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Electric current safety.

Authors
Archer-P; Wendling-T
Source
Oklahoma City, OK: Oklahoma State Department of Health, 2008 Jul; :1
NIOSHTIC No.
20038704
Abstract
Between 1998 and 2006, 54 workers in Oklahoma died on-the-job as a result of exposure to electric transmission lines or other electric current. In 2006, workers' compensation paid for approximately 20 hospital stays for electric current exposure, with median charges of $20,178. Many workers may be unaware of the potential electrical hazards present in their work areas or may believe that only certain occupations (e.g., electric power workers/linemen) are at risk. In fact, electrical energy surrounds us and can cause serious and fatal shocks, burns, falls, and electrocutions to workers of all industries.
Keywords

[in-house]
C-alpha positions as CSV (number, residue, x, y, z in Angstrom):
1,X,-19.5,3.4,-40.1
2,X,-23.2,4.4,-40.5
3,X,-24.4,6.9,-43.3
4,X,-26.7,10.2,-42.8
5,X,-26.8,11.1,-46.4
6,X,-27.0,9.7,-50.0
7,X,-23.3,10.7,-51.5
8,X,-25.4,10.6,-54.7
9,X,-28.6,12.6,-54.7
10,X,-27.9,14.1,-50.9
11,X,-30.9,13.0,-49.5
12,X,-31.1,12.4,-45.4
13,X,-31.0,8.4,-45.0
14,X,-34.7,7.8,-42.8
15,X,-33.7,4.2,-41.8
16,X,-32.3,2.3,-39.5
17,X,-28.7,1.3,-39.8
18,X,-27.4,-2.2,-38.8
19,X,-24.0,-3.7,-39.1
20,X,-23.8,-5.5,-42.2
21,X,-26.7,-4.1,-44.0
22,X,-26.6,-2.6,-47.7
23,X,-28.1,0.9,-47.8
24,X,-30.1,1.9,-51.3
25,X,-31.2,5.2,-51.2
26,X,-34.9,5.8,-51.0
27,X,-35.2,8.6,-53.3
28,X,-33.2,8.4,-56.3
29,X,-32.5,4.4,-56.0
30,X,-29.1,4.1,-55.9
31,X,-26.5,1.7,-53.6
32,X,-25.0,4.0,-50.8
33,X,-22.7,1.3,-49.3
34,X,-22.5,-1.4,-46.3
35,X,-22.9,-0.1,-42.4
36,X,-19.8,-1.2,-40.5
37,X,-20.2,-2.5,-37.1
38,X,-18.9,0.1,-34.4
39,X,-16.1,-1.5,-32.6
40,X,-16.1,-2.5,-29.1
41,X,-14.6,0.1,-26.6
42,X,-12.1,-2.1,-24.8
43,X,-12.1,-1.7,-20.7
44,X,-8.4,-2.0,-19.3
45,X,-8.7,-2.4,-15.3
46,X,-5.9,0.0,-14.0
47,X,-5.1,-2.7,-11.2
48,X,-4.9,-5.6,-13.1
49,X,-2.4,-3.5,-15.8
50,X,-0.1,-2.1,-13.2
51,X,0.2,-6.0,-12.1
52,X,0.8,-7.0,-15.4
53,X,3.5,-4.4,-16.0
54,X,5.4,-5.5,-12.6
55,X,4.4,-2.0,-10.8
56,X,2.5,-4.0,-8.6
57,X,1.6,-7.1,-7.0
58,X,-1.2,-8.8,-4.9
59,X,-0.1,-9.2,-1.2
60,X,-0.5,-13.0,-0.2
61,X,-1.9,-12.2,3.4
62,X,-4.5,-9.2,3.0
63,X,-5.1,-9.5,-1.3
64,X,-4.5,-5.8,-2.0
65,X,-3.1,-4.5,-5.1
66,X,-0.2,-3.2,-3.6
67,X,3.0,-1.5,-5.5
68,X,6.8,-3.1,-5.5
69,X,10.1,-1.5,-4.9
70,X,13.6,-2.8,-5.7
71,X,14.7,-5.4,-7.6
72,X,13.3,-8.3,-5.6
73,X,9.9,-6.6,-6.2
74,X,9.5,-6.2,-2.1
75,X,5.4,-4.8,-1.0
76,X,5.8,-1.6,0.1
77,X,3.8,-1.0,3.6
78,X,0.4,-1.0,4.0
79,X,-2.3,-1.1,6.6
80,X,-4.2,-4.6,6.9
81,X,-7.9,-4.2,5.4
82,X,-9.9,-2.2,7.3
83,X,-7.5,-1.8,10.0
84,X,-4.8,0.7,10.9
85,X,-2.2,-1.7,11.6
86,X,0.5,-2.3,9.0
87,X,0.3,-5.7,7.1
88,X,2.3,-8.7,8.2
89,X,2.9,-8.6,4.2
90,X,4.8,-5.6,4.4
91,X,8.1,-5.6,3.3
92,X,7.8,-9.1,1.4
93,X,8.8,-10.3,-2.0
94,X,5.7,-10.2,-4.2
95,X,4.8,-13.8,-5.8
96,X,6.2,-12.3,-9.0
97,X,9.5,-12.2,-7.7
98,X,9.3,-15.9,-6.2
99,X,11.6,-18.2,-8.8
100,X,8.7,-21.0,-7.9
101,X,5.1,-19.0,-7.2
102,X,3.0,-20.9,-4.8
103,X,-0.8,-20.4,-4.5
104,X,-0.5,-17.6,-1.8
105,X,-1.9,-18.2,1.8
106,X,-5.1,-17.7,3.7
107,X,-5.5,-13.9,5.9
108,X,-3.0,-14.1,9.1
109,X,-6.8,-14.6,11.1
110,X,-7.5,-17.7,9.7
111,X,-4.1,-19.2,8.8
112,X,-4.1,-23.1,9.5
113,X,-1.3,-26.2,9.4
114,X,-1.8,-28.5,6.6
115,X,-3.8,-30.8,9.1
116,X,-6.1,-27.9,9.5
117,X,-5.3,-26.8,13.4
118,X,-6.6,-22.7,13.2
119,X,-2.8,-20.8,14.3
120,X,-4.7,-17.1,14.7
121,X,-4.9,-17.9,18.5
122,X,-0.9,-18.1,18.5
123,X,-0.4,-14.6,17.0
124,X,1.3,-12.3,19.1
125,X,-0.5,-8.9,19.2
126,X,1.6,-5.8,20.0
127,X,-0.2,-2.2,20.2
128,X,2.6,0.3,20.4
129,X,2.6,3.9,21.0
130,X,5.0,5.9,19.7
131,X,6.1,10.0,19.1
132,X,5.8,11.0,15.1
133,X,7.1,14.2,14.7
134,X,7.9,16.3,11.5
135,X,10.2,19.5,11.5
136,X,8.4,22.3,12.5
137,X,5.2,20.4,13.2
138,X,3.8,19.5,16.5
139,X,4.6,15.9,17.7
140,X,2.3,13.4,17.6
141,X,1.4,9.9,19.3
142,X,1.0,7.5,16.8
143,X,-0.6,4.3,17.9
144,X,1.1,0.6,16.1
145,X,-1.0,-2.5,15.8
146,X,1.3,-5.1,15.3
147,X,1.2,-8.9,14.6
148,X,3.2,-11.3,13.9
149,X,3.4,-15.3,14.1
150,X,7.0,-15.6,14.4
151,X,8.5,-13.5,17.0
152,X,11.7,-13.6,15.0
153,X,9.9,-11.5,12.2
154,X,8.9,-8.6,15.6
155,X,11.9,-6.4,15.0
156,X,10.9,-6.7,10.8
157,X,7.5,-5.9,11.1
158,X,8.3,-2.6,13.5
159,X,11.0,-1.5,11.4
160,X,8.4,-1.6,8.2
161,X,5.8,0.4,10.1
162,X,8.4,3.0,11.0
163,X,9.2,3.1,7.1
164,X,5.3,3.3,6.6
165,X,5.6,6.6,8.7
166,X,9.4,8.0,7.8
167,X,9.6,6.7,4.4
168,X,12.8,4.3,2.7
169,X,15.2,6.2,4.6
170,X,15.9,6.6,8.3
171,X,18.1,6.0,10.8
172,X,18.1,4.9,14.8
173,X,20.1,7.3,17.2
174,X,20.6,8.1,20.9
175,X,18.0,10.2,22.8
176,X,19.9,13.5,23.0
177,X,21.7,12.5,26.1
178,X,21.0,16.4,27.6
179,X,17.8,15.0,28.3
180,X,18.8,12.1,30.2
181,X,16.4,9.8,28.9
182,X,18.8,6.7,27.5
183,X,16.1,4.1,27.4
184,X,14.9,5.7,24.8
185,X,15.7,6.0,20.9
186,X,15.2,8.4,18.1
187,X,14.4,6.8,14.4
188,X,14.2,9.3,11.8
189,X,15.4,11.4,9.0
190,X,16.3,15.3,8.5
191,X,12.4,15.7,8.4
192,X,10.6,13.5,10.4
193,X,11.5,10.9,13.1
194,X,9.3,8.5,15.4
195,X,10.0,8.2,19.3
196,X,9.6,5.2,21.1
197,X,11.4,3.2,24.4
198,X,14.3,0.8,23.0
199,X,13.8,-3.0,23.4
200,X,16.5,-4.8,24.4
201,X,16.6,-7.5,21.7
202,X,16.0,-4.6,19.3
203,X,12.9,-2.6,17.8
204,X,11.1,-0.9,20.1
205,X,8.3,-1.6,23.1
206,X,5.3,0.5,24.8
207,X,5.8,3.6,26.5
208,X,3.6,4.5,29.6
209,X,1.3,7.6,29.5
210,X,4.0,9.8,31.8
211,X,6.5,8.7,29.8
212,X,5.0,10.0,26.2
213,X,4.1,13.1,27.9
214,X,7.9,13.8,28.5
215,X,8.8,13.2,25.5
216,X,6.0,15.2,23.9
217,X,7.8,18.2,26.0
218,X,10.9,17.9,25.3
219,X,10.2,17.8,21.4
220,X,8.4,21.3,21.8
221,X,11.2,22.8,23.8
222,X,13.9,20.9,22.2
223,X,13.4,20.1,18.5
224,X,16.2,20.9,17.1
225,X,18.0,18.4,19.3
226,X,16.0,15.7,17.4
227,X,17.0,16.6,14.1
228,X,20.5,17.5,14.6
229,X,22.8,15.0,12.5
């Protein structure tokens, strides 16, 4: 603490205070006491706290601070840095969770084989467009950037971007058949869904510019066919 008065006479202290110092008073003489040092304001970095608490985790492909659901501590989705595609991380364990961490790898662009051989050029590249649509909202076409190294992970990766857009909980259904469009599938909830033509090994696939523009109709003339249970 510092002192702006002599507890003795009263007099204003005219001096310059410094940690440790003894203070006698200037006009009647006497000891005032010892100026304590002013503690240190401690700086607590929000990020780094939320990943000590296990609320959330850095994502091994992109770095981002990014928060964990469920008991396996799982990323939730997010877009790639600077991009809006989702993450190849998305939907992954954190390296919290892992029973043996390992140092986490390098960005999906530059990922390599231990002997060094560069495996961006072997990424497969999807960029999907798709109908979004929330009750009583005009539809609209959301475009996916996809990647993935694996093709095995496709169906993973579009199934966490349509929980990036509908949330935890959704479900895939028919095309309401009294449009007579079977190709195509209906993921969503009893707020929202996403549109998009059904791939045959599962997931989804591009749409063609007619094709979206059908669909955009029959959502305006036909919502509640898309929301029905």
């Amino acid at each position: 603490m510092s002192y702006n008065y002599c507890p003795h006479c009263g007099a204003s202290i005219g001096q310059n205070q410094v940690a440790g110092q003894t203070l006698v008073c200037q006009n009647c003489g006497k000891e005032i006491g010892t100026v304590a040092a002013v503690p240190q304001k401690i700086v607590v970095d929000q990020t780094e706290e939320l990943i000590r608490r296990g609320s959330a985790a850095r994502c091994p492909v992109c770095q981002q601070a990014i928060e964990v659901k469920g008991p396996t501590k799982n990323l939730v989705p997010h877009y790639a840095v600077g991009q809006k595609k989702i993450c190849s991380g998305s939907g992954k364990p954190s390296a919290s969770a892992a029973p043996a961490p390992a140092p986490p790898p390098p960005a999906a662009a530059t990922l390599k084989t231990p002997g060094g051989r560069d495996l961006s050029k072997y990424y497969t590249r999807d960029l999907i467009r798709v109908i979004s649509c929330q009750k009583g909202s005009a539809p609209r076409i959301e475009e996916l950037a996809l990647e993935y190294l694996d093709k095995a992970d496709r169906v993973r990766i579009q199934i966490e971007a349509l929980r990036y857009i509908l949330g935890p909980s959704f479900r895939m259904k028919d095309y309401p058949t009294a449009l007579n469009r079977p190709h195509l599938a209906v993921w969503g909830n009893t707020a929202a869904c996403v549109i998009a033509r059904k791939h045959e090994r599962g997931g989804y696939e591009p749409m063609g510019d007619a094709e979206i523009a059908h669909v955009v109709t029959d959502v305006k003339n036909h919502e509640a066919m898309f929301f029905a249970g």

Accident-analysis; Accident-prevention; Accidents; Injuries; Injury-prevention; Safety-practices; Traumatic-injuries; Electric-power-transmission-lines; Electrical-hazards; Electrical-shock; Electrical-workers; Electricity
Contact
Pam Archer, M.P.H., Tracy Wendling, M.P.H., Oklahoma State Department of Health, Injury Prevention Service, 1000 NE 10th Street, Oklahoma City, OK 73117
Publication Date
20080701
Document Type
Other
Funding Type
Cooperative Agreement
Fiscal Year
2008
NTIS Accession No.
NTIS Price
Identifying No.
Cooperative-Agreement-Number-U60-OH-008475
Source Name
Electric Current Safety
State
OK
Performing Organization
Oklahoma State Department of Health
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